Leaning Against the Credit Cycle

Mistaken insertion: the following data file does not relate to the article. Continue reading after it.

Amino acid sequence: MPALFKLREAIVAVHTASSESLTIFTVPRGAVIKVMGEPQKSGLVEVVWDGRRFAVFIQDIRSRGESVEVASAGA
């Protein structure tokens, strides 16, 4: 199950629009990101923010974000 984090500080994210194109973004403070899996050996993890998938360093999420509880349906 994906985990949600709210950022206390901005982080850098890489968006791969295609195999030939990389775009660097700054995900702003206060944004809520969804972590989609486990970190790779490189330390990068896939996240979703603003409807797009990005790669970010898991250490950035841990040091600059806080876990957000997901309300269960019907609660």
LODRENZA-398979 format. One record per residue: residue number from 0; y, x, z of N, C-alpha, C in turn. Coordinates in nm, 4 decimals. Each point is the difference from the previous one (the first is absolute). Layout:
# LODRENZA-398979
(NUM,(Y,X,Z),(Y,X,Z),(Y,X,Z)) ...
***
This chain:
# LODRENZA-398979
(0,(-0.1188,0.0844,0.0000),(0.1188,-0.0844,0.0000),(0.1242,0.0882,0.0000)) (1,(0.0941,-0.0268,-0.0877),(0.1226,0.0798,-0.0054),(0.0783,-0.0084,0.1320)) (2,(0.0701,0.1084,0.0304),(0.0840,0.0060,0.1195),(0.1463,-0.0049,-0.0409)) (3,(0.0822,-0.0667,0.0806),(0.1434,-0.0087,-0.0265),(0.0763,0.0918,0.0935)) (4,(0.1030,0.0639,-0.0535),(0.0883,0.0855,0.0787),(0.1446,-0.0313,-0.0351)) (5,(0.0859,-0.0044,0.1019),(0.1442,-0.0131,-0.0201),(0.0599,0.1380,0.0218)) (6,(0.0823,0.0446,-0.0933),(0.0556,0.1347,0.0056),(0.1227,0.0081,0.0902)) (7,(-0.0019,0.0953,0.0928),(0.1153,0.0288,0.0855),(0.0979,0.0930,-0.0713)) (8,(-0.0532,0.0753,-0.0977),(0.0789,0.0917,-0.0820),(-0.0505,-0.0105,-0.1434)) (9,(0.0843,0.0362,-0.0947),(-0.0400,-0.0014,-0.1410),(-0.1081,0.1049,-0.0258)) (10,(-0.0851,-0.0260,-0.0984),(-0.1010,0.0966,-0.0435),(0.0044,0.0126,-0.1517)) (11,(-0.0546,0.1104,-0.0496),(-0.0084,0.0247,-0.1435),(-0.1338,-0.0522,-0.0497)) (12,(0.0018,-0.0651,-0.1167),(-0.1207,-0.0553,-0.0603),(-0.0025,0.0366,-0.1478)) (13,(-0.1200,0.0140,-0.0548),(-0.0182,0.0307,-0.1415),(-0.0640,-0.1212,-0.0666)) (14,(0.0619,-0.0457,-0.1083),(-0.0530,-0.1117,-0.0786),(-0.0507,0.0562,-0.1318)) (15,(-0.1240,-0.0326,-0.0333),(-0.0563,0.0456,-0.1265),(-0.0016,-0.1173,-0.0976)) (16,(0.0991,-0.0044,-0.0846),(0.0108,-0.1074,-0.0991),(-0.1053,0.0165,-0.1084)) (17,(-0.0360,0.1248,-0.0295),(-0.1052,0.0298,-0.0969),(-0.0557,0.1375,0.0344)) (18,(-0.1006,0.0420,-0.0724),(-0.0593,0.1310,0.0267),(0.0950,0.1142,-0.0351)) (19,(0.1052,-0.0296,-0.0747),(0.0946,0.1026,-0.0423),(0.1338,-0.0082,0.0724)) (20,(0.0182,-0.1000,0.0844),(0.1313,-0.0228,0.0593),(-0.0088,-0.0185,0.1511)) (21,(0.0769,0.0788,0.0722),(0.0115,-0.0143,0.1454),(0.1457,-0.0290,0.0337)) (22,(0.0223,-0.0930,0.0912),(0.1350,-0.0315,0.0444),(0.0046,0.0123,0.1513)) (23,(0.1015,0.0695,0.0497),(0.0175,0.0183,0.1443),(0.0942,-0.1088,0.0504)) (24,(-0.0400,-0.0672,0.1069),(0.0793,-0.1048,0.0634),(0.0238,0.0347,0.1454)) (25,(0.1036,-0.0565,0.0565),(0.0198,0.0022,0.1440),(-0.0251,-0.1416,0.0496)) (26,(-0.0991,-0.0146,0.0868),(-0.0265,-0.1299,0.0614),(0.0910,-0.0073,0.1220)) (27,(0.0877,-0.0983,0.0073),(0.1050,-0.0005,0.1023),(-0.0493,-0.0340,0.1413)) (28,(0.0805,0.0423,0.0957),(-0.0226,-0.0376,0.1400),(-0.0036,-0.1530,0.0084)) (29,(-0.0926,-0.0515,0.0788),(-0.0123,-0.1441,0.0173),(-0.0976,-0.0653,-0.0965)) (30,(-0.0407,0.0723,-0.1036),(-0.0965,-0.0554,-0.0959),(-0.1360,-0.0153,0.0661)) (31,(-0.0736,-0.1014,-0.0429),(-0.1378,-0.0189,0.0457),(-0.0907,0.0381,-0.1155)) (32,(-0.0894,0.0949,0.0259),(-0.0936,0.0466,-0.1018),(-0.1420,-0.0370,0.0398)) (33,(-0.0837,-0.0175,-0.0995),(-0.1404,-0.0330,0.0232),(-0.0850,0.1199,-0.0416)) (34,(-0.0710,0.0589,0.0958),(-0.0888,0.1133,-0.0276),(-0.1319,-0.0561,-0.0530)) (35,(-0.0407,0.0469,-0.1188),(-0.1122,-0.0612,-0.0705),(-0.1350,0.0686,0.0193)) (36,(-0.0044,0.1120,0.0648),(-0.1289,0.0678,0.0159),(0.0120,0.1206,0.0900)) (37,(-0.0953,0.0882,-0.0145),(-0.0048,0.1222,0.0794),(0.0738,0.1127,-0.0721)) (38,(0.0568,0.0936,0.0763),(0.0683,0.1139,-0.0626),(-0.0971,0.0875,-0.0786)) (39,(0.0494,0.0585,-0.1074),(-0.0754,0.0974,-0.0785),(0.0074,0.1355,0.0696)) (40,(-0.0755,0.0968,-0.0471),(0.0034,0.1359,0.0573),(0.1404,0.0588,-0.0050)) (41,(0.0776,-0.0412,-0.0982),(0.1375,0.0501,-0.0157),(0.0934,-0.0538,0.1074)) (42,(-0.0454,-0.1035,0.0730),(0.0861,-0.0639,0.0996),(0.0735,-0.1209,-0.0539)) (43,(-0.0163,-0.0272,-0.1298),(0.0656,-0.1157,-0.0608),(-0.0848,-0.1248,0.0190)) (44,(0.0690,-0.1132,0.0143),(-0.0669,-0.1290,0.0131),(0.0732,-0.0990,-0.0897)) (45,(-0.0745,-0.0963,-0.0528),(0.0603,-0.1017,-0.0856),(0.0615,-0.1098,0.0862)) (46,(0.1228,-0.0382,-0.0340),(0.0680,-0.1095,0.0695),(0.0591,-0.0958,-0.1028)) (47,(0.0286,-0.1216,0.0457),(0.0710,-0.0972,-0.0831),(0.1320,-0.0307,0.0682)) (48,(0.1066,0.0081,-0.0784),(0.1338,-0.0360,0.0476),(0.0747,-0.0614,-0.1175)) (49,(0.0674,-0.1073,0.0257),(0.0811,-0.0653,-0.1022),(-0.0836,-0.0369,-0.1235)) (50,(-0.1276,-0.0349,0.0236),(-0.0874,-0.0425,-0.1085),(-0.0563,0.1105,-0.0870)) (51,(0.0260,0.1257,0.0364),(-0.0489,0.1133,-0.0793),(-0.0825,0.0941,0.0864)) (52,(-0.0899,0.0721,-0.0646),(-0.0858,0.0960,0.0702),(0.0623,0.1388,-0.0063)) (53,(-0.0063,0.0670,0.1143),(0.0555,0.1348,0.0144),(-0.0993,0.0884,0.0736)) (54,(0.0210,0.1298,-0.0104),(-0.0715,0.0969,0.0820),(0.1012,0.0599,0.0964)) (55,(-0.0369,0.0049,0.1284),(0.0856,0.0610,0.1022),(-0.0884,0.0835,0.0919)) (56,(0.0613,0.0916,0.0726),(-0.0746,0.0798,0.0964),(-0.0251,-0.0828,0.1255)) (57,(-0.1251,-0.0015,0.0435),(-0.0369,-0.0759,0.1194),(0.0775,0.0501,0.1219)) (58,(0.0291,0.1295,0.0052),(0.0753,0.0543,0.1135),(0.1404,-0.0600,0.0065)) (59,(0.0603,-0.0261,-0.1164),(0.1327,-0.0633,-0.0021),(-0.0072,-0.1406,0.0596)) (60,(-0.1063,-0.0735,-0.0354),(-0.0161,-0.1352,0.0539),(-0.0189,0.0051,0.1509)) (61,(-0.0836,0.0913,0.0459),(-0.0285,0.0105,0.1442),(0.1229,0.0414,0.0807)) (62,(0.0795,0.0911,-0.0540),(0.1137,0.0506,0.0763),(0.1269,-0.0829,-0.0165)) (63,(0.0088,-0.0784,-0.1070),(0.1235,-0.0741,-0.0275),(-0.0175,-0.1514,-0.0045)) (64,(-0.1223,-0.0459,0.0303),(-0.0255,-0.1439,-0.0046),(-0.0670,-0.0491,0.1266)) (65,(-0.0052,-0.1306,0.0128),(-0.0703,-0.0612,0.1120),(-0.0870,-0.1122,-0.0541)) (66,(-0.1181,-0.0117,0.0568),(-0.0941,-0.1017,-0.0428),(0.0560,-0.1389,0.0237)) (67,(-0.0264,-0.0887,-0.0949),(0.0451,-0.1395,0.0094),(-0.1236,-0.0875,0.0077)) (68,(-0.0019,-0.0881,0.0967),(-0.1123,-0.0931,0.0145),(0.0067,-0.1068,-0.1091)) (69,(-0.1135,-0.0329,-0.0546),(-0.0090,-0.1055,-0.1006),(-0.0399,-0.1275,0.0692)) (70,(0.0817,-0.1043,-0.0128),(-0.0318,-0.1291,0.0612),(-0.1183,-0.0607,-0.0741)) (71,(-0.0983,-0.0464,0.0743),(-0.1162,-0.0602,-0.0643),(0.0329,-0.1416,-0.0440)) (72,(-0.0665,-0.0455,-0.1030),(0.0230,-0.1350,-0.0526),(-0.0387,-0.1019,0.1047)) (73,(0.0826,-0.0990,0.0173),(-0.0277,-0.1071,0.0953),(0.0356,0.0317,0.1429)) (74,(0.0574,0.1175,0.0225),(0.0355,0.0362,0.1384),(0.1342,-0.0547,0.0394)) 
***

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We study the interaction between monetary policy and household debt dynamics. To this end, we develop a dynamic stochastic general equilibrium model where household debt is amortized gradually, and only new loans are constrained by the current value of collateral. Long-term debt implies that swings in leverage do not simply reflect shifts in borrowing, and brings model implied debt dynamics closer to their empirical counterparts. The model implies that contractive monetary policy has muted influence on household debt, increasing debt-to-GDP in the short run, while reducing it only in the medium run. If the interest rate is systematically raised whenever the debt-to-GDP ratio or the real debt level is high, equilibrium indeterminacy and greater volatility of debt itself follows. Responding to debt growth does not cast this destabilizing influence.